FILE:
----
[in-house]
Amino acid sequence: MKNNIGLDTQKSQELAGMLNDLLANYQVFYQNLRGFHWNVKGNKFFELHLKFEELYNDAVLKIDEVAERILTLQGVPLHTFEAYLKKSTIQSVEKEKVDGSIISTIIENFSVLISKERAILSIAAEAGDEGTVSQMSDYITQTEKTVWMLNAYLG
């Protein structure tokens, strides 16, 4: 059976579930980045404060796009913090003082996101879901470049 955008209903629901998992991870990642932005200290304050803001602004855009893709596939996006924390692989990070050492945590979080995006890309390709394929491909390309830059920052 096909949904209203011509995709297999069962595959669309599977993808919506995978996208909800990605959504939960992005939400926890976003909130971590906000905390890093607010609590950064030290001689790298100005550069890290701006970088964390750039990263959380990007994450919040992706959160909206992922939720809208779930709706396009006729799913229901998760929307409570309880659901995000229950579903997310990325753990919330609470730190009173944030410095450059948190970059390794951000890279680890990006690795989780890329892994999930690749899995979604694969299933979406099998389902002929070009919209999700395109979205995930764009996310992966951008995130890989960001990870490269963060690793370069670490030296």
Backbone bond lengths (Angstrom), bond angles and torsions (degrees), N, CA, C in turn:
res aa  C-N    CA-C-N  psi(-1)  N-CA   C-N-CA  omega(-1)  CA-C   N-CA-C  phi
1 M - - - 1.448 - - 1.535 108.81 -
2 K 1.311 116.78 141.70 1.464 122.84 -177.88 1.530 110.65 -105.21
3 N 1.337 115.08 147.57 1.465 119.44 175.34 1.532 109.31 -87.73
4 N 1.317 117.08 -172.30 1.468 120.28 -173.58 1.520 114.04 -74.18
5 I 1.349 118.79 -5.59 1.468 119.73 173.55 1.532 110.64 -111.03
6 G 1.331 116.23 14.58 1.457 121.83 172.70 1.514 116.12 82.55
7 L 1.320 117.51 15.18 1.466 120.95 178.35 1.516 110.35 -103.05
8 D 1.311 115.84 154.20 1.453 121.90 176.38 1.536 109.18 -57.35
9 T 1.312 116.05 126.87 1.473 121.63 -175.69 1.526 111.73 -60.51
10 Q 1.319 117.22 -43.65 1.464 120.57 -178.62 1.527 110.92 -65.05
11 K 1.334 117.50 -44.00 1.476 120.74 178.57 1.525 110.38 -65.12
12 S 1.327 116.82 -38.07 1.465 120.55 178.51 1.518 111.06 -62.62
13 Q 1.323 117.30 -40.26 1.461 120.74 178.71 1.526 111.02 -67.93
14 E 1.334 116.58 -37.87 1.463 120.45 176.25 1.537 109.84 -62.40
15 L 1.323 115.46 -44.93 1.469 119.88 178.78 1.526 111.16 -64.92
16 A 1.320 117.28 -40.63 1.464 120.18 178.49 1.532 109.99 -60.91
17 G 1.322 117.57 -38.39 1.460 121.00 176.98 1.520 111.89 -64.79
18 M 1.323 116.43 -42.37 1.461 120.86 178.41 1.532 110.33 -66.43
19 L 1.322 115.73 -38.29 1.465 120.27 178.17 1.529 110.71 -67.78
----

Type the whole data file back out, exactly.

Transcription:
[in-house]
Amino acid sequence: MKNNIGLDTQKSQELAGMLNDLLANYQVFYQNLRGFHWNVKGNKFFELHLKFEELYNDAVLKIDEVAERILTLQGVPLHTFEAYLKKSTIQSVEKEKVDGSIISTIIENFSVLISKERAILSIAAEAGDEGTVSQMSDYITQTEKTVWMLNAYLG
């Protein structure tokens, strides 16, 4: 059976579930980045404060796009913090003082996101879901470049 955008209903629901998992991870990642932005200290304050803001602004855009893709596939996006924390692989990070050492945590979080995006890309390709394929491909390309830059920052 096909949904209203011509995709297999069962595959669309599977993808919506995978996208909800990605959504939960992005939400926890976003909130971590906000905390890093607010609590950064030290001689790298100005550069890290701006970088964390750039990263959380990007994450919040992706959160909206992922939720809208779930709706396009006729799913229901998760929307409570309880659901995000229950579903997310990325753990919330609470730190009173944030410095450059948190970059390794951000890279680890990006690795989780890329892994999930690749899995979604694969299933979406099998389902002929070009919209999700395109979205995930764009996310992966951008995130890989960001990870490269963060690793370069670490030296």
Backbone bond lengths (Angstrom), bond angles and torsions (degrees), N, CA, C in turn:
res aa  C-N    CA-C-N  psi(-1)  N-CA   C-N-CA  omega(-1)  CA-C   N-CA-C  phi
1 M - - - 1.448 - - 1.535 108.81 -
2 K 1.311 116.78 141.70 1.464 122.84 -177.88 1.530 110.65 -105.21
3 N 1.337 115.08 147.57 1.465 119.44 175.34 1.532 109.31 -87.73
4 N 1.317 117.08 -172.30 1.468 120.28 -173.58 1.520 114.04 -74.18
5 I 1.349 118.79 -5.59 1.468 119.73 173.55 1.532 110.64 -111.03
6 G 1.331 116.23 14.58 1.457 121.83 172.70 1.514 116.12 82.55
7 L 1.320 117.51 15.18 1.466 120.95 178.35 1.516 110.35 -103.05
8 D 1.311 115.84 154.20 1.453 121.90 176.38 1.536 109.18 -57.35
9 T 1.312 116.05 126.87 1.473 121.63 -175.69 1.526 111.73 -60.51
10 Q 1.319 117.22 -43.65 1.464 120.57 -178.62 1.527 110.92 -65.05
11 K 1.334 117.50 -44.00 1.476 120.74 178.57 1.525 110.38 -65.12
12 S 1.327 116.82 -38.07 1.465 120.55 178.51 1.518 111.06 -62.62
13 Q 1.323 117.30 -40.26 1.461 120.74 178.71 1.526 111.02 -67.93
14 E 1.334 116.58 -37.87 1.463 120.45 176.25 1.537 109.84 -62.40
15 L 1.323 115.46 -44.93 1.469 119.88 178.78 1.526 111.16 -64.92
16 A 1.320 117.28 -40.63 1.464 120.18 178.49 1.532 109.99 -60.91
17 G 1.322 117.57 -38.39 1.460 121.00 176.98 1.520 111.89 -64.79
18 M 1.323 116.43 -42.37 1.461 120.86 178.41 1.532 110.33 -66.43
19 L 1.322 115.73 -38.29 1.465 120.27 178.17 1.529 110.71 -67.78